Conversations

Sabbath…And It Was Good

Samantha L. Miller

Time is the first thing marked holy in Scripture. After all of the light and darkness, land and sea, stars and moon, birds and sea creatures, after all that God created and saw and called good, God rests, and the time itself is marked as holy.

When God gives Israel a set of commands to shape a way of life, he commands the observance of rest. “Remember the Sabbath day and keep it holy.” In the list of holy things they are to protect—human life, created goods, our relationships, our neighbors’ relationships and goods and lives—time is listed too. Protect the holiness of time.

We might even say that Jesus remembered the Sabbath on Holy Saturday. Resting in the tomb, he hallowed time again.

Time is holy. Rest is holy. The current North American culture doesn’t believe this. And don’t get me started on how much academic culture doesn’t believe this. Or, if they do, they hide it well. In this year of pandemic, I dare say we have even, in some ways, gotten worse. Whenever we try to carry on with the standards and expectations we have always had, even though we now have fewer people to help or more pieces to consider or changes to make in order to meet new safety restrictions, the result is that maintaining what we had been doing takes more work than it ever has. Yet we continue trying to meet those same standards, whether self-imposed or given to us by authorities. In some cases, extra burdens have been added. In order to stop students from traveling and potentially contracting the virus, schools have canceled breaks.

So I write in defense of rest. I encourage you, dear reader, to remember the Sabbath.

I admit to my bias here. I have been practicing Sabbath—a full day of rest every week—for nearly fifteen years. I backed into the practice, but it has changed my life and shaped my relationship to time and work for the better. This includes having practiced during college, seminary, and a doctoral program, so what I suggest can be done.

Exodus and Deuteronomy provide two different reasons for remembering the Sabbath and keeping it holy. Exodus 20:8–11 tells Israel to remember Sabbath because God rested on the seventh day after six days of creating work. The practice of Sabbath rest is commanded because God himself rested. When we rest, we imitate God and live in the order and rhythms that God established. Deuteronomy 5:12–15 tells Israel to remember Sabbath because God brought them out of slavery in Egypt. They are no longer slaves, so they need to not act like slaves. They need to rest sometimes.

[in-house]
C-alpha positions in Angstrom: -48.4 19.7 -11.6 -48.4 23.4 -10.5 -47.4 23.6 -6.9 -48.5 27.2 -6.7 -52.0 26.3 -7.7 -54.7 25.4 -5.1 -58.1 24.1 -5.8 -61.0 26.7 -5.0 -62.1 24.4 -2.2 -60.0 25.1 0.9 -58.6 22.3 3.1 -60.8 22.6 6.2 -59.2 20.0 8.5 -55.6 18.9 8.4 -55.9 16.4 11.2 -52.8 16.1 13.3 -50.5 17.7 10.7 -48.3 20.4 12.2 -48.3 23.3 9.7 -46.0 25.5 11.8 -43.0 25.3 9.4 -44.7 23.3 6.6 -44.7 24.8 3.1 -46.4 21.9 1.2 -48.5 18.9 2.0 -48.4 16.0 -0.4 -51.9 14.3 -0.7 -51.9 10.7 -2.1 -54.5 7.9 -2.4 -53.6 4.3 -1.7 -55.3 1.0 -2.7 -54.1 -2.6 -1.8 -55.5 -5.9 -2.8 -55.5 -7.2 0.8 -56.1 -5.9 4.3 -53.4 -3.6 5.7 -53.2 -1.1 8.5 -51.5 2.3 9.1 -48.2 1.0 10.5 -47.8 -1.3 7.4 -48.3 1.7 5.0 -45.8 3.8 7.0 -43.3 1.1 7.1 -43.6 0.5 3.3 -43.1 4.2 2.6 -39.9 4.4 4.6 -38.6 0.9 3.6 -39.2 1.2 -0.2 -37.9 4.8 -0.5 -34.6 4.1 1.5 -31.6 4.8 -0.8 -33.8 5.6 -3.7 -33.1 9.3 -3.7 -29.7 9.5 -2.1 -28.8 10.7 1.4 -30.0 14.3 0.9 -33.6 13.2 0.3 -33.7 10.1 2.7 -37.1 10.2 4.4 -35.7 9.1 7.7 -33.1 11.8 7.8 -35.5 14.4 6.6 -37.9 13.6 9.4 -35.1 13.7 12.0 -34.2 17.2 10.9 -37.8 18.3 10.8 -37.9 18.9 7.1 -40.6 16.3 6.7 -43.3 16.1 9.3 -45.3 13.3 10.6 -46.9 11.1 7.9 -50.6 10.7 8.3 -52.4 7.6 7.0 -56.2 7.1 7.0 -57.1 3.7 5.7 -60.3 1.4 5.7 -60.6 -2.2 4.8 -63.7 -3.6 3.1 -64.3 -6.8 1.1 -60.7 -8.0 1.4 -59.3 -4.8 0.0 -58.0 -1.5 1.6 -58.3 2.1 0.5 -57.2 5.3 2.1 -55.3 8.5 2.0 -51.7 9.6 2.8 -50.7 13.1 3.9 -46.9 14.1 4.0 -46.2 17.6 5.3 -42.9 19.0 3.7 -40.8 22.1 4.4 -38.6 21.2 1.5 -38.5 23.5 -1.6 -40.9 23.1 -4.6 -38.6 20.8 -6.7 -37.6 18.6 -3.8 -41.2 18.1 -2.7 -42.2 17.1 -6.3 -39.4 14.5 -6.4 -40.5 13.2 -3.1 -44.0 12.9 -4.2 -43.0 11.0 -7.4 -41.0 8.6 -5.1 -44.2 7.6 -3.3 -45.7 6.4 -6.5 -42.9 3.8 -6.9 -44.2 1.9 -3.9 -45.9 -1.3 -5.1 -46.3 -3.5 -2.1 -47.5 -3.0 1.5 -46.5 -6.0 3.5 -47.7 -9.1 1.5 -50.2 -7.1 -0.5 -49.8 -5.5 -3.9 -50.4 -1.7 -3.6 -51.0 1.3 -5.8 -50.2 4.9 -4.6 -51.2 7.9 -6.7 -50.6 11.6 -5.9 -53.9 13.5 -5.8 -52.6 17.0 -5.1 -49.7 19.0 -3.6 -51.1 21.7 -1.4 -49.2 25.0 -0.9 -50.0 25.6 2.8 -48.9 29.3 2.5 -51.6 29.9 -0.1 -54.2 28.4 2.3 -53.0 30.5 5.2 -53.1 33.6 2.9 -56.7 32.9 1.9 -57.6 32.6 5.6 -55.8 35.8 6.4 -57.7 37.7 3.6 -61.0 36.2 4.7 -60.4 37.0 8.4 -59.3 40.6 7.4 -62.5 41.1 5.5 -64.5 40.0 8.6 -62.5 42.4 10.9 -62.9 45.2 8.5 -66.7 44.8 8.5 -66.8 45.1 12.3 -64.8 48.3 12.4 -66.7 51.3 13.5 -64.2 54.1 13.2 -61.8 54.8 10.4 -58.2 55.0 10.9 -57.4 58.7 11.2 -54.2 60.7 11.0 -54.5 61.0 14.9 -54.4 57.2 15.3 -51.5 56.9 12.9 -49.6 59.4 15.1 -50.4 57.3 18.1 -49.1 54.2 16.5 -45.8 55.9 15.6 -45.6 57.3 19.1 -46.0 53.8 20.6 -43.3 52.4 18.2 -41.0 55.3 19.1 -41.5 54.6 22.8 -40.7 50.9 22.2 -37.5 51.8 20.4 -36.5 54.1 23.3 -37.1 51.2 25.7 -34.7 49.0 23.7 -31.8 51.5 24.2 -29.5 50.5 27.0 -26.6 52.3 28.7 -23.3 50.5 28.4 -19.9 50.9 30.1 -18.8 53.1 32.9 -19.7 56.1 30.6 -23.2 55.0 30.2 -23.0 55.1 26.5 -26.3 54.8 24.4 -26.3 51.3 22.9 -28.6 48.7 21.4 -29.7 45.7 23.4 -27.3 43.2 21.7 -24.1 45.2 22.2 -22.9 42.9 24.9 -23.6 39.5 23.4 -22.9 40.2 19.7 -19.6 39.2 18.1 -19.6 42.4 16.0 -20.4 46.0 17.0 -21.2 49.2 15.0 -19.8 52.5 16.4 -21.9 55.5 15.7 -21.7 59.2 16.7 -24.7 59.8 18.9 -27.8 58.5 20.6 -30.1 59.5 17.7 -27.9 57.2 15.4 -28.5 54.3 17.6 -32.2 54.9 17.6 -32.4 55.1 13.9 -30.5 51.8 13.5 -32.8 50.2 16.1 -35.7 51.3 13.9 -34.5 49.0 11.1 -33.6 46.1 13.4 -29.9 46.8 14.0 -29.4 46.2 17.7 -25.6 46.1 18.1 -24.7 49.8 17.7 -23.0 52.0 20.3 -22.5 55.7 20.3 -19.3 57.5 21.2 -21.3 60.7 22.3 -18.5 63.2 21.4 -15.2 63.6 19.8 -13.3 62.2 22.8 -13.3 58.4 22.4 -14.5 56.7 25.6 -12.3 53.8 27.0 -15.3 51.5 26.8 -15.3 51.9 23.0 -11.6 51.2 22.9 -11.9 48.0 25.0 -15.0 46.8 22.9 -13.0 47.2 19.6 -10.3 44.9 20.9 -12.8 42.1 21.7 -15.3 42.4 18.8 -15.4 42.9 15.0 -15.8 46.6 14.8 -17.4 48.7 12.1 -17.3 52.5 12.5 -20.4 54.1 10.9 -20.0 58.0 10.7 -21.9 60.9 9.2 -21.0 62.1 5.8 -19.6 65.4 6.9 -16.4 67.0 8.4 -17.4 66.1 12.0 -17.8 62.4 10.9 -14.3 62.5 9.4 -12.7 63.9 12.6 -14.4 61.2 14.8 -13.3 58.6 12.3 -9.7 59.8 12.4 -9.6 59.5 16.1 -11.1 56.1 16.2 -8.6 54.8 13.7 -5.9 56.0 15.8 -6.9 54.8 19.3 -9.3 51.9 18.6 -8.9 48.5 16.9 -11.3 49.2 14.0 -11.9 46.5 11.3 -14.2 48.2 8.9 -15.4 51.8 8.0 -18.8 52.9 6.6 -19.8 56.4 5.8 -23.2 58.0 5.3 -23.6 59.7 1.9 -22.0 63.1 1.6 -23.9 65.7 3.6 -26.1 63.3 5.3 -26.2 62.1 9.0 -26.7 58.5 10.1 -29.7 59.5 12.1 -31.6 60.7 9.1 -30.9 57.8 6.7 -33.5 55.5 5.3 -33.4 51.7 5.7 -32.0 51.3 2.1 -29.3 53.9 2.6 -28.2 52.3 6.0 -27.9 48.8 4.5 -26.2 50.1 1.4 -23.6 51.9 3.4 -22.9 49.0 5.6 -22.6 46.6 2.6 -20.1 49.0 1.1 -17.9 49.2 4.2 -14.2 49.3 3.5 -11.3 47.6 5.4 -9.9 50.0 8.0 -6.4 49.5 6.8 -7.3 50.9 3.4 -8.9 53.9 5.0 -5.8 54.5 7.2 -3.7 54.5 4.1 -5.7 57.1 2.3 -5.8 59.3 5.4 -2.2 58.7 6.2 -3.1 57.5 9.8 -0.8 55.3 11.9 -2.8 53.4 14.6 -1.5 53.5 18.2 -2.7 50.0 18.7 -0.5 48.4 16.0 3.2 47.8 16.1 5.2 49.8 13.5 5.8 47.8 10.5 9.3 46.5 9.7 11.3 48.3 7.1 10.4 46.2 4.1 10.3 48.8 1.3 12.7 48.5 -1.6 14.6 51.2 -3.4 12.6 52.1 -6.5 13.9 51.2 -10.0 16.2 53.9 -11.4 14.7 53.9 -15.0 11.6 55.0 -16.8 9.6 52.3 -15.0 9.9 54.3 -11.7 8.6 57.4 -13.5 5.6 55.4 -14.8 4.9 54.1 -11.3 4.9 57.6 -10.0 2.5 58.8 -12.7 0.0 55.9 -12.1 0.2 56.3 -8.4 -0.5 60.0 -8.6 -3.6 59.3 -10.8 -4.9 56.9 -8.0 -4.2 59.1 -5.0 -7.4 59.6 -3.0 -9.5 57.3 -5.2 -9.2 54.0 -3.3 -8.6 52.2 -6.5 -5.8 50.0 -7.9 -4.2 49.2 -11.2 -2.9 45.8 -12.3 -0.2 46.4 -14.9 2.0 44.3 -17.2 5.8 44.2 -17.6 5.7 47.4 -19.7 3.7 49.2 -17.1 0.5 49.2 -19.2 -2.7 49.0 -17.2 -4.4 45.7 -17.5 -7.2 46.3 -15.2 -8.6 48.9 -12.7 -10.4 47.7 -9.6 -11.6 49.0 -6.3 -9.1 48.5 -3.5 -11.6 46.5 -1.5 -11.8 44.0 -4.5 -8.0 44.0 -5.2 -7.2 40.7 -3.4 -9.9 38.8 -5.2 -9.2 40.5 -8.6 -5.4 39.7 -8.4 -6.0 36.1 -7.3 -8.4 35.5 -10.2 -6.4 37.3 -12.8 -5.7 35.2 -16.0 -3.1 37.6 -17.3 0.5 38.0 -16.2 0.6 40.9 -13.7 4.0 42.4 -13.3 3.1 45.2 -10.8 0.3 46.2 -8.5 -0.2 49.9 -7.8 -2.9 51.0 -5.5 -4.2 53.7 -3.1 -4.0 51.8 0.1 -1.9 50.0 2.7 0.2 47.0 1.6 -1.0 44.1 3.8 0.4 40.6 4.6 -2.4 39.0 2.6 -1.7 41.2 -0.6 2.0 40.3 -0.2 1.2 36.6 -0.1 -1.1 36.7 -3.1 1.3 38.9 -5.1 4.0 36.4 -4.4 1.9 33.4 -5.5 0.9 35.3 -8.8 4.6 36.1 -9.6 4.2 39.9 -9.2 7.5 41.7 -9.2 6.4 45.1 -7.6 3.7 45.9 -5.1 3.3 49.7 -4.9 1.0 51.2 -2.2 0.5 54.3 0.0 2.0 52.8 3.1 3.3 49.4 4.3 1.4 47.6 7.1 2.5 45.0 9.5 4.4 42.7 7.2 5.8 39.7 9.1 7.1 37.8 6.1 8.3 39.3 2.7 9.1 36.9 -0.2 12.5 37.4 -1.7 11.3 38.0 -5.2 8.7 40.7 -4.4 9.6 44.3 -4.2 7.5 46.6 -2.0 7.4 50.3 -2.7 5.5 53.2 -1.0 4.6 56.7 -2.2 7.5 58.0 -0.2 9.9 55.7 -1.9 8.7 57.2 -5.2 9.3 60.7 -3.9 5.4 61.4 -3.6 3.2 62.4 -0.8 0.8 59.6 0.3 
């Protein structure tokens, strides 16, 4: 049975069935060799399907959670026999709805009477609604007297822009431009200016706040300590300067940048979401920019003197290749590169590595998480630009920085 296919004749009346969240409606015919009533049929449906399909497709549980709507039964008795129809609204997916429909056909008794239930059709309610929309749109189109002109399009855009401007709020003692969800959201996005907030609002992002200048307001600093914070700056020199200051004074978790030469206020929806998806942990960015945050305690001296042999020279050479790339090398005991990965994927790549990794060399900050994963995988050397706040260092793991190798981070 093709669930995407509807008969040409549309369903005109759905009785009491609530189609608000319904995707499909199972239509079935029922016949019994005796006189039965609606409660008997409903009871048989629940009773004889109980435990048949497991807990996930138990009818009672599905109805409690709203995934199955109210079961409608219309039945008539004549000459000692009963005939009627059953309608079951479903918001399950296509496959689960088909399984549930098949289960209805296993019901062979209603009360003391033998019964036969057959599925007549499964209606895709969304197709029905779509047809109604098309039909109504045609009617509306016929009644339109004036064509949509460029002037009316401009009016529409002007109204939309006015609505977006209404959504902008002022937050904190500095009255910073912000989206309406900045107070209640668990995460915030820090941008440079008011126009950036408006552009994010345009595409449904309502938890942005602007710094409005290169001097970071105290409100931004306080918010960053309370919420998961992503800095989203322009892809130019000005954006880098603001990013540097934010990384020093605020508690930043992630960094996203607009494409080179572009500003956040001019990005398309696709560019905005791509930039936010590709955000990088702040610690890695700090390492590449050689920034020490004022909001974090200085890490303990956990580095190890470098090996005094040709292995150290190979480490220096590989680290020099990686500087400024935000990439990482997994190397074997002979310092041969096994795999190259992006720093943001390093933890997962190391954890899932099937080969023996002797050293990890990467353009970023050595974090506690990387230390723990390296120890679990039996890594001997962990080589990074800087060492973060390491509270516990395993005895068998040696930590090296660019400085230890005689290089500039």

I think of these two reasons as a command to rest because we need to remember two things: (1) We are not God. (2) We are not slaves. Humility and freedom. First, we rest in order to ground ourselves in humility. We need to remember that we do not keep the universe running. We can take a day off in the week, and the world will not stop spinning. We are not the center of the universe. God rested. God. The one who actually does keep the universe running. Resting embraces our limitations as created beings. By stopping, we both acknowledge our finiteness and live within the limits God gave us for our flourishing. Think about this: Taking a nap is an act of humility and an embrace of creatureliness.

Second, we celebrate our freedom. We are not slaves. Christ freed us at the most fundamental level from sin and death, and that means we have also been freed from everything else that is outside of God’s order. In short, we are not slaves to our work. You, dear seminarian, are not a slave to your homework. You, dear professor, are not a slave to your next deadline (or even to your grading). You, dear pastor, are not a slave to every demand of your congregants. You, dear reader, are not a slave. Slaves cannot choose to rest. You can. In this context, choosing to have ice cream on a Sunday afternoon can be an act of celebration. Playing frisbee for an hour is an act of resistance to the slavish order of the 24/7 world, a declaration of freedom in Christ.

It takes commitment, but life with rest is infinitely better than life without it. Rest is part of God’s created order for the universe and facilitates human flourishing. It is humility and freedom. It brings joy, refreshment, attunement to God (for how can a person hear God if she is always busy?). Rest is part of the rhythm God intended. So put this down and go rest awhile.

Posted Apr 05, 2021       /      /   Google Plus    /  

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